Zimbabwe to Charge ‘Mercenaries’ with Plotting

March 12 2004

Zimbabwe to Charge ‘Mercenaries’ with Plotting

By Cris Chinaka

HARARE (Reuters) – Zimbabwe said on Friday it will charge dozens of
mercenary suspects with trying to destabilize a sovereign state and
said the detainees were talking about their purported plot to stage a
coup in oil-rich Equatorial Guinea.

Zimbabwe detained more than 60 men after their Boeing 727 was seized
in Harare on Sunday, and Equatorial Guinea — sub-Saharan Africa’s
third largest oil producer — arrested another smaller group who said
were an advance party.

“The charges are quite clear… they include destabilizing an
independent and sovereign government and our statutes, and the AU
(African Union), forbid that,” Zimbabwean Home Affairs Minister Kembo
Mohadi told reporters after President Robert Mugabe met a visiting
delegation from Equatorial Guinea.

Asked whether the suspects were cooperating with the investigation,
Mohadi said: “They are talking.”

The plane’s operator says the group was due to provide legitimate
mine security in the Democratic Republic of Congo.

Zimbabwe has said those it detained, mainly South Africans, Angolans
and Namibians, may face the death penalty.

Visiting Harare on Friday, Equatorial Guinea’s Justice Minister Ruben
Maye Nsue Mangue said the 20 men detained in his nation’s capital
Malabo were six Armenians, four Angolans with South African
passports, four Kazakhs, one German and five former “high-ranking”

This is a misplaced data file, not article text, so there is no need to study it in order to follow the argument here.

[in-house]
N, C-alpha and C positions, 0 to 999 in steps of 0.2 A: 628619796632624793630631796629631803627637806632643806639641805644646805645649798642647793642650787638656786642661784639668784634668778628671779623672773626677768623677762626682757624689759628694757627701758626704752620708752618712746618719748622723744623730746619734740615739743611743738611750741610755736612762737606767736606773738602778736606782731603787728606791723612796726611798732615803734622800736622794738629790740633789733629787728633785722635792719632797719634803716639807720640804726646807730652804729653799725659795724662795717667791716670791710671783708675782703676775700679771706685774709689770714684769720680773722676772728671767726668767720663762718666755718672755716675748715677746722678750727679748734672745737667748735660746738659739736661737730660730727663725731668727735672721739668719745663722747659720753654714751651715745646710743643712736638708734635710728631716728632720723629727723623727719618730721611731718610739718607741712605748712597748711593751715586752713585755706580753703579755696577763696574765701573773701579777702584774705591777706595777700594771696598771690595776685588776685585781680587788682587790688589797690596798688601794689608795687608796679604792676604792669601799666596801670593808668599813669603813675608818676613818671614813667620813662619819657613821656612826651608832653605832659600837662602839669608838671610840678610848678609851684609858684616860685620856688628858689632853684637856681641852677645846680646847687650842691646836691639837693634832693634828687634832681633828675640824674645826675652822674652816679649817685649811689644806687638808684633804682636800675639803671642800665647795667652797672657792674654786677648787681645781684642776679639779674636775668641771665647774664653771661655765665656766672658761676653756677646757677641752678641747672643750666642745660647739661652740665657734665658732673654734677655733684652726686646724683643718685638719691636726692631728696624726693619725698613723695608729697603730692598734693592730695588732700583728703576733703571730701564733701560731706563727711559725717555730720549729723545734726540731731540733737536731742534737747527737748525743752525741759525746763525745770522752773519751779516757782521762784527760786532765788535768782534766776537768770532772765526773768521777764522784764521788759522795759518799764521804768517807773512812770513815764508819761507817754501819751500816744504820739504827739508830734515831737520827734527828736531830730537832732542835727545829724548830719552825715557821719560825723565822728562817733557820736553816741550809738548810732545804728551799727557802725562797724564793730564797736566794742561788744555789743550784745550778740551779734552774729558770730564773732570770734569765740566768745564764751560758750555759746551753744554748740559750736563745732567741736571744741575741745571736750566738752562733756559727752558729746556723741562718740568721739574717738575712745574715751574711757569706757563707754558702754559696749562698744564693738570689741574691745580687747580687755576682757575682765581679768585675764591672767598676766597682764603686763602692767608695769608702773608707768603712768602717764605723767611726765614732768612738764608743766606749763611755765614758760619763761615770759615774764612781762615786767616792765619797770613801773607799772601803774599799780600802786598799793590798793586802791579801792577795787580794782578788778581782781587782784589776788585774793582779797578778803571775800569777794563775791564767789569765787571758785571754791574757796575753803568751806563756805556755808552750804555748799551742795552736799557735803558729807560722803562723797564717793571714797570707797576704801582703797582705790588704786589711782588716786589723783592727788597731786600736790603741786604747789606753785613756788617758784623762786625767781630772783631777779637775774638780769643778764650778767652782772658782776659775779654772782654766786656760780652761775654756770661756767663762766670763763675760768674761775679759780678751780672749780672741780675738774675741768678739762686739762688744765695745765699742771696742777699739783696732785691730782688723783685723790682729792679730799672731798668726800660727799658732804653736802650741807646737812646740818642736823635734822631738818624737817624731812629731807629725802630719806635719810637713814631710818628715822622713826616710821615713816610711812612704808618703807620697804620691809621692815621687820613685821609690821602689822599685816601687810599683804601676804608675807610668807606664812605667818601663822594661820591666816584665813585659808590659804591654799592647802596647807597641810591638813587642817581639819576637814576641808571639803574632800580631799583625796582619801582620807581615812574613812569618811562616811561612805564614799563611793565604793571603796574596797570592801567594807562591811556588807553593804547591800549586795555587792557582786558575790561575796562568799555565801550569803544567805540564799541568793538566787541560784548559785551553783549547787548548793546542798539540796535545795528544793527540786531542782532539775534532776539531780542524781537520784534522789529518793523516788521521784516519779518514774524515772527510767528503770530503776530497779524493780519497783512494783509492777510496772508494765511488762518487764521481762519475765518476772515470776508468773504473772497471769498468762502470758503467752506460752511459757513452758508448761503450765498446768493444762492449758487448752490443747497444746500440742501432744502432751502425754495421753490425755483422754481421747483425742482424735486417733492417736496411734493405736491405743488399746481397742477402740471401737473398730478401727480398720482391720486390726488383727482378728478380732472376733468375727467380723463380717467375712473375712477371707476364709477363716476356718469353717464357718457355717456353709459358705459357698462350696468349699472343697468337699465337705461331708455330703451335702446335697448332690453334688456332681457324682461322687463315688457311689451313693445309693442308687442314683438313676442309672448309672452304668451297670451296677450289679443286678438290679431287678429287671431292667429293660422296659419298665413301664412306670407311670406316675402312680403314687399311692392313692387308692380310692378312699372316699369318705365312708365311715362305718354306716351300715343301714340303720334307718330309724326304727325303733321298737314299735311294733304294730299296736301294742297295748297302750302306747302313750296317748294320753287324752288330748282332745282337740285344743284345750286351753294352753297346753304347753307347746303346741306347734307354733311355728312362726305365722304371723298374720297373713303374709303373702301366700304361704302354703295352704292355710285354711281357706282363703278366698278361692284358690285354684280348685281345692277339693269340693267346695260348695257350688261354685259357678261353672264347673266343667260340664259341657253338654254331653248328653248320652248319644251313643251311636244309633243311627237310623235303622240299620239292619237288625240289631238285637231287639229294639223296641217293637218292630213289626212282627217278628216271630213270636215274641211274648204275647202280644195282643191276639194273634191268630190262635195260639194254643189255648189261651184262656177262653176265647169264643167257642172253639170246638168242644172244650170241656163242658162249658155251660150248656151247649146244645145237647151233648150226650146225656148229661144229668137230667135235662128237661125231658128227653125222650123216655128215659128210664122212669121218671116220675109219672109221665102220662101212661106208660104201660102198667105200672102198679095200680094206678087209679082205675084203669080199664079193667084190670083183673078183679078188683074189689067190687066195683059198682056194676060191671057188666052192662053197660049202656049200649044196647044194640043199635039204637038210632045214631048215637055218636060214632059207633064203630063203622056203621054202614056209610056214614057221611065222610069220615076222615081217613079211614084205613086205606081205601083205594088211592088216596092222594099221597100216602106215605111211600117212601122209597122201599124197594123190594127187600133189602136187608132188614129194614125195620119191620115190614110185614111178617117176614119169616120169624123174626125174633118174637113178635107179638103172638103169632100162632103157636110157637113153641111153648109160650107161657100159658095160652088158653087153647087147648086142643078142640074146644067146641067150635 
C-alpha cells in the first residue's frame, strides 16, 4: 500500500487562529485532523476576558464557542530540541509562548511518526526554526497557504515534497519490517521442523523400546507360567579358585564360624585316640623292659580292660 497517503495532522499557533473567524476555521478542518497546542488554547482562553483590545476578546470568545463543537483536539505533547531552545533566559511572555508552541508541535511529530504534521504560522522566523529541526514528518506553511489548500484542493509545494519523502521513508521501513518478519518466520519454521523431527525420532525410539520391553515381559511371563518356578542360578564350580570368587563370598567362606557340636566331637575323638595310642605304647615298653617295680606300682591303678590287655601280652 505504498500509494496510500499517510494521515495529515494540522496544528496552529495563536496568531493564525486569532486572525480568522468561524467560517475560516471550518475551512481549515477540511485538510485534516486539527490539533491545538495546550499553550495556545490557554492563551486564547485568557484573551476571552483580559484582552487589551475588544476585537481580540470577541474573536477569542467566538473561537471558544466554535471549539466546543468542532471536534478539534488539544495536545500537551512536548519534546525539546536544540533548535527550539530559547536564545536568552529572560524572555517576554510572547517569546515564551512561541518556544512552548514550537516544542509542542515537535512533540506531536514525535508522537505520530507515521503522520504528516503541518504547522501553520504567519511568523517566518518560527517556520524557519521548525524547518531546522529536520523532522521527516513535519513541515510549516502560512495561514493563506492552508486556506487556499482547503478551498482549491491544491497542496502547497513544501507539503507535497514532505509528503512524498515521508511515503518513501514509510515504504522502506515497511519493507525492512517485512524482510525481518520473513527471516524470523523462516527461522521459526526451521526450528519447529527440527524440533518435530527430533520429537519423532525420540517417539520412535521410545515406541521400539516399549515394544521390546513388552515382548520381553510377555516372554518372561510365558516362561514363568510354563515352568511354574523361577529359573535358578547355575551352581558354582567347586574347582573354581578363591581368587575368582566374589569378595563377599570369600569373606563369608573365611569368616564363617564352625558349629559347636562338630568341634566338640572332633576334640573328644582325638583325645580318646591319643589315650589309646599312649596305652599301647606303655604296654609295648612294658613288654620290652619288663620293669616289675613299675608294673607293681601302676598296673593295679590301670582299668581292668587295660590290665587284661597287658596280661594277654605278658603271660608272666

South African military personnel.

“They have been sent by Western countries, companies. They have
received an advance of $5 million and they were promised another $5
million afterwards,” he said, adding the plot had been to abduct
President Teodoro Obiang Nguema Mbasogo and take him to Equatorial
Guinea’s former ruler Spain.

Zimbabwe, battling international sanctions spearheaded by Britain and
the United States, accused spy agencies of those countries on
Wednesday of aiding the alleged plot against Obiang in conjunction
with the Spanish secret service.

“The United States Government has protested to the Government of
Zimbabwe concerning the outlandish and inaccurate allegations…
about U.S. involvement with a purported mercenary operation,” the
U.S. embassy in Harare said in a statement on Friday. Britain and
Spain have also issued denials.

No detainee has yet appeared in court, but authorities in Malabo
presented Nick du Toit — who defense sources say is a former member
of a South Africa’s special forces — to diplomats on Tuesday as the
leader of the advance party.
A lawyer hired by a South African firm to represent the Harare
detainees was due to meet them on Friday, but Mohadi said it was
unlikely they would appear in court then. Legal sources said they can
be held for two weeks before a court hearing.

Zimbabwe’s official Herald newspaper quoted acting Attorney General
Bharat Patel as saying the group’s leaders — among them men
identified as Briton Simon Mann and South African Simon Witherspoon
— could be charged separately from the rest.

Radio Zimbabwe said most of the men, a mixed group of blacks and
whites, had South African passports, some of them fake.

South Africa’s Foreign Minister Nkosazana Dlamini-Zuma said officials
were considering bringing the South Africans in the group home to
face trial under laws banning mercenary activity.

“We are discussing that but we are not opposed to them facing trial
where they committed the crime,” Dlamini-Zuma told SABC radio on
Friday. South Africa’s mercenary laws aim to shake its image as a
supplier of “dogs of war” to African conflicts.

“The South African government is making the point that they are very
serious about rooting this out — it’s very much in line with the
African Union and its Peace and Security Council,” said Henri
Boschoff of Pretoria’s Institute of Security Studies.

“It’s about peace — if you have lots of mercenaries running around,
you’re not going to get it,” Boschoff told Reuters.